Air France plane didn't break up? Skepticism grows.
Many wonder how French investigators, who announced their findings Thursday, could arrive at that conclusion when so little evidence has been recovered.
French accident investigators now say they believe Air France Flight 447 did not break-up mid-flight, but instead plunged on its belly into the water and broke up on impact. The conclusion is based on the condition of the wreckage recovered so far.Skip to next paragraph
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Investigators also said they would suspend the current search for the plane's flight-data recorders, which hold crucial information on the cause of the crash, on July 10. After that, they'll continue the search using advanced sonar technology.
All 228 passengers perished on the flight from Rio de Janeiro to Paris June 1.
The conclusion by the French accident investigation agency, known as the BEA, drew criticism from aviation analysts. But the decision to continue the search for the black boxes was welcomed.
Aviation analysts note the French investigators still do not have access to the autopsies of the bodies recovered from the crash, which led Brazilian authorities to conclude the plane probably broke up mid-air. Analysts also wonder how such a conclusion could be reached with the small amount of wreckage recovered so far. They note that it's possible for one or more of the plane's components to have failed or broken up in the flight, which could have precipitated the fuselage's plunge into the ocean.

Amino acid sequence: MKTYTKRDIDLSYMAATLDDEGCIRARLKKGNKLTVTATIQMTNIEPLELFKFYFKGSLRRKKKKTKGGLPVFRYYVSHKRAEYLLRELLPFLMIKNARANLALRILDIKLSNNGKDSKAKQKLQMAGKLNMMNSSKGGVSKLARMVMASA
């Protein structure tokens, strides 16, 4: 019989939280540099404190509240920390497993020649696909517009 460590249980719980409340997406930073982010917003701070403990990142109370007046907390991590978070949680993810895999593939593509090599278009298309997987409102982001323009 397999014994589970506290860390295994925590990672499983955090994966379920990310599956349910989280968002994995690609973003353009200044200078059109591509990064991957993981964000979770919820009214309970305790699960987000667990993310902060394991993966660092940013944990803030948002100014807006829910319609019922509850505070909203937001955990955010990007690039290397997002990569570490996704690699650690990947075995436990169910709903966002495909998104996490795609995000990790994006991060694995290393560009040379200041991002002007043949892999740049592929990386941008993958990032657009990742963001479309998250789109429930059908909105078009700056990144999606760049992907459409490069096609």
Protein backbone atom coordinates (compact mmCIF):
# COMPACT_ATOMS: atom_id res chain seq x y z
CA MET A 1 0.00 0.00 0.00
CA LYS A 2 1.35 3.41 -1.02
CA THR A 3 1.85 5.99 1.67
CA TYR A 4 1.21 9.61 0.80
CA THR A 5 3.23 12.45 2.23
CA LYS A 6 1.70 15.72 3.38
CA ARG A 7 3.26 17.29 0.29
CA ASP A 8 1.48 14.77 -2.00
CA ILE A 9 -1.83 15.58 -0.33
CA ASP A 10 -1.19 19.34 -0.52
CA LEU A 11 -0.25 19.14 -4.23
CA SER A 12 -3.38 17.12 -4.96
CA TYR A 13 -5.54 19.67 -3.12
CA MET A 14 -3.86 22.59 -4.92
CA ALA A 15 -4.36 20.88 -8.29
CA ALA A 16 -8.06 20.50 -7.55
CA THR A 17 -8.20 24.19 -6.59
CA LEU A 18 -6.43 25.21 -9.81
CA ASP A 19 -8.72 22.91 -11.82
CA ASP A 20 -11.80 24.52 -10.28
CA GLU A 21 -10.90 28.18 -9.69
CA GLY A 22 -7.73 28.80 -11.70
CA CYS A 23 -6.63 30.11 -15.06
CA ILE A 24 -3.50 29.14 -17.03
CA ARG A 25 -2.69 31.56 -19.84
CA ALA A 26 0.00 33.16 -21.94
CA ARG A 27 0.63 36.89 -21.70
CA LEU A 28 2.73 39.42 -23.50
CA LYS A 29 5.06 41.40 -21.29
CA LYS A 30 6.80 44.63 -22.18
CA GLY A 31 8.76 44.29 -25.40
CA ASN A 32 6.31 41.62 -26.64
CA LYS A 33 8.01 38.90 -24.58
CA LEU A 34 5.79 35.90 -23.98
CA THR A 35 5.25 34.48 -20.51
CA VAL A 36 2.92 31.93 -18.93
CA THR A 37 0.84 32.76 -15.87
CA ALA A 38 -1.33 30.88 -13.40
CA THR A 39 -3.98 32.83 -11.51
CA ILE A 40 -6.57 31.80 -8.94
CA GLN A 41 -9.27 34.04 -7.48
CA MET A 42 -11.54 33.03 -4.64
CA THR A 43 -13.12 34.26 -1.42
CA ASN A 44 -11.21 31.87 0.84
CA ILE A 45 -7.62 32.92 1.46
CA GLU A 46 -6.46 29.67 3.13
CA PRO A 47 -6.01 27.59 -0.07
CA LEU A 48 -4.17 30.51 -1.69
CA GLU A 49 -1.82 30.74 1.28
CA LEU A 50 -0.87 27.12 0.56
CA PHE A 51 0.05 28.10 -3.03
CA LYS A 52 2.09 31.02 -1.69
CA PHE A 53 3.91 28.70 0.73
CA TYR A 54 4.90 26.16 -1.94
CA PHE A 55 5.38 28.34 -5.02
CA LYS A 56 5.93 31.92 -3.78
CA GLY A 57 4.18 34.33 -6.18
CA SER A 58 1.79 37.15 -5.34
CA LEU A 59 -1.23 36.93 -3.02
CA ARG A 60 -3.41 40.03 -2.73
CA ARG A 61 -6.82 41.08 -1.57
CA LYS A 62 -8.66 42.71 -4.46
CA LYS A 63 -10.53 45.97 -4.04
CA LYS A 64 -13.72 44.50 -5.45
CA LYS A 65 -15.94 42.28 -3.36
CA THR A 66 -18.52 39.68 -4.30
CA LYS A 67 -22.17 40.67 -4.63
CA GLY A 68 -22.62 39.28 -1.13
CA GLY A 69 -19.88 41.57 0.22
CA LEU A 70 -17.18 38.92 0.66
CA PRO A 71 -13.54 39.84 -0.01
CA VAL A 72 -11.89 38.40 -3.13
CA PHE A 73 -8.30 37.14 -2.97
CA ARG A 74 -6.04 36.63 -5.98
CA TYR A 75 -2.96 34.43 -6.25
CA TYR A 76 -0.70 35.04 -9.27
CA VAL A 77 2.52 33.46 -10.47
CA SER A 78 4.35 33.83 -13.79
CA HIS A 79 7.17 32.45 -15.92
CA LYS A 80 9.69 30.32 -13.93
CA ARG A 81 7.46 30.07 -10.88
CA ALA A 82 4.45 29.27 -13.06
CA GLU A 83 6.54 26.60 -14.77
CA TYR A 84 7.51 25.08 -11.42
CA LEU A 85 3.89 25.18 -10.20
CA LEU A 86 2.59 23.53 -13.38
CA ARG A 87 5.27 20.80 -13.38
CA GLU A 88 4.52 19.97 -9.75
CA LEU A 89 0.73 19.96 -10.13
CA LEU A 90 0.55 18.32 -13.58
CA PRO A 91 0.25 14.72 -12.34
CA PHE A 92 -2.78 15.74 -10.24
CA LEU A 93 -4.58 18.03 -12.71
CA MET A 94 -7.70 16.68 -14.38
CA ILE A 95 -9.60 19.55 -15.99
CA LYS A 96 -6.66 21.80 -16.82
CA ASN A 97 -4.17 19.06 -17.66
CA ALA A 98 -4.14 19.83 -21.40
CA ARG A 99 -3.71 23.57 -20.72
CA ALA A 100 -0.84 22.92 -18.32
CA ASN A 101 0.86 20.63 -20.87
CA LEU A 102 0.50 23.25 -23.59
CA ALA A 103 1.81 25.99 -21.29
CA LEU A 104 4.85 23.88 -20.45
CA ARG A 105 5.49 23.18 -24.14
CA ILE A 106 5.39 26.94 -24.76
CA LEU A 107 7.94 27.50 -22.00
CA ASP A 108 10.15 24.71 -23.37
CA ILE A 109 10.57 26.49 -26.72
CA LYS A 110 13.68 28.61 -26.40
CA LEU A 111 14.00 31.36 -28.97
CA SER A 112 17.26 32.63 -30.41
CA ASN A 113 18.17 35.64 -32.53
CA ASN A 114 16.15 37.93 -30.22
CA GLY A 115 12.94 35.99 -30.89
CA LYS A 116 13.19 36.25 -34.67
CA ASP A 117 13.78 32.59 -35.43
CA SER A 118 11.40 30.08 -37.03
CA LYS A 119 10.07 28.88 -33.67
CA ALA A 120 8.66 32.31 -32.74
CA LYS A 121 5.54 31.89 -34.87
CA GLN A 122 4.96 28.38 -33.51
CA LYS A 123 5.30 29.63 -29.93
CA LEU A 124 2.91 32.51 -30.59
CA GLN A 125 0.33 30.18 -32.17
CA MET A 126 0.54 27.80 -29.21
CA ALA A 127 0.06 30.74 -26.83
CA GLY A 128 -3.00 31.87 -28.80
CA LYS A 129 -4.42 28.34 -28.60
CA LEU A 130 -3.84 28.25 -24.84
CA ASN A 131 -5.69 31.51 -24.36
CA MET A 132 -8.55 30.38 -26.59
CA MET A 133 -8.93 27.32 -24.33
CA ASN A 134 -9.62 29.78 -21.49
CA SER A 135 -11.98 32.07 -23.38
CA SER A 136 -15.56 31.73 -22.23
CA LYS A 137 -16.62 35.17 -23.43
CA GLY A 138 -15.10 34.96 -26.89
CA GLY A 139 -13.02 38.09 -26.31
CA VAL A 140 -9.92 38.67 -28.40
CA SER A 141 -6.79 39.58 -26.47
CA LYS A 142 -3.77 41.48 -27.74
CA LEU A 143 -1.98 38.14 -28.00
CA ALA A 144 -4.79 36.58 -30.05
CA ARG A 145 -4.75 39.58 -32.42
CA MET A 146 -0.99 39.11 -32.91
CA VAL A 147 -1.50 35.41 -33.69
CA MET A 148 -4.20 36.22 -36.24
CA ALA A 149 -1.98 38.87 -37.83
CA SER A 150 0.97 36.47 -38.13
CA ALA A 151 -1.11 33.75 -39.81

"How do they know [the plane broke-up on impact] based on what little information they have so far? It seems like a pretty big leap," says Clint Oster, an aviation expert at Indiana University at Bloomington. "It may well be that the wreckage pattern indicates that most of the airplane was intact when it hit, but there's a big difference between most of the airplane being intact and all of the airplane being intact."
Analysts say it is vital to continue the search for the black boxes, particularly because the mystery surrounding the cause of the crash has raised questions about the use and testing of composite materials as well as the complexity of the Airbus's flight control computer systems. As a result, analysts say this is an important accident to understand thoroughly.
"It would make sense to spend some time and effort and money to locate [the flight data recorders]," says Robert Mann, president of R.W. Mann & Company, aviation consultants in Port Washington, N.Y. "I would think that Airbus, the other ancillary equipment manufacturers, and the French BEA ought to be interested in that."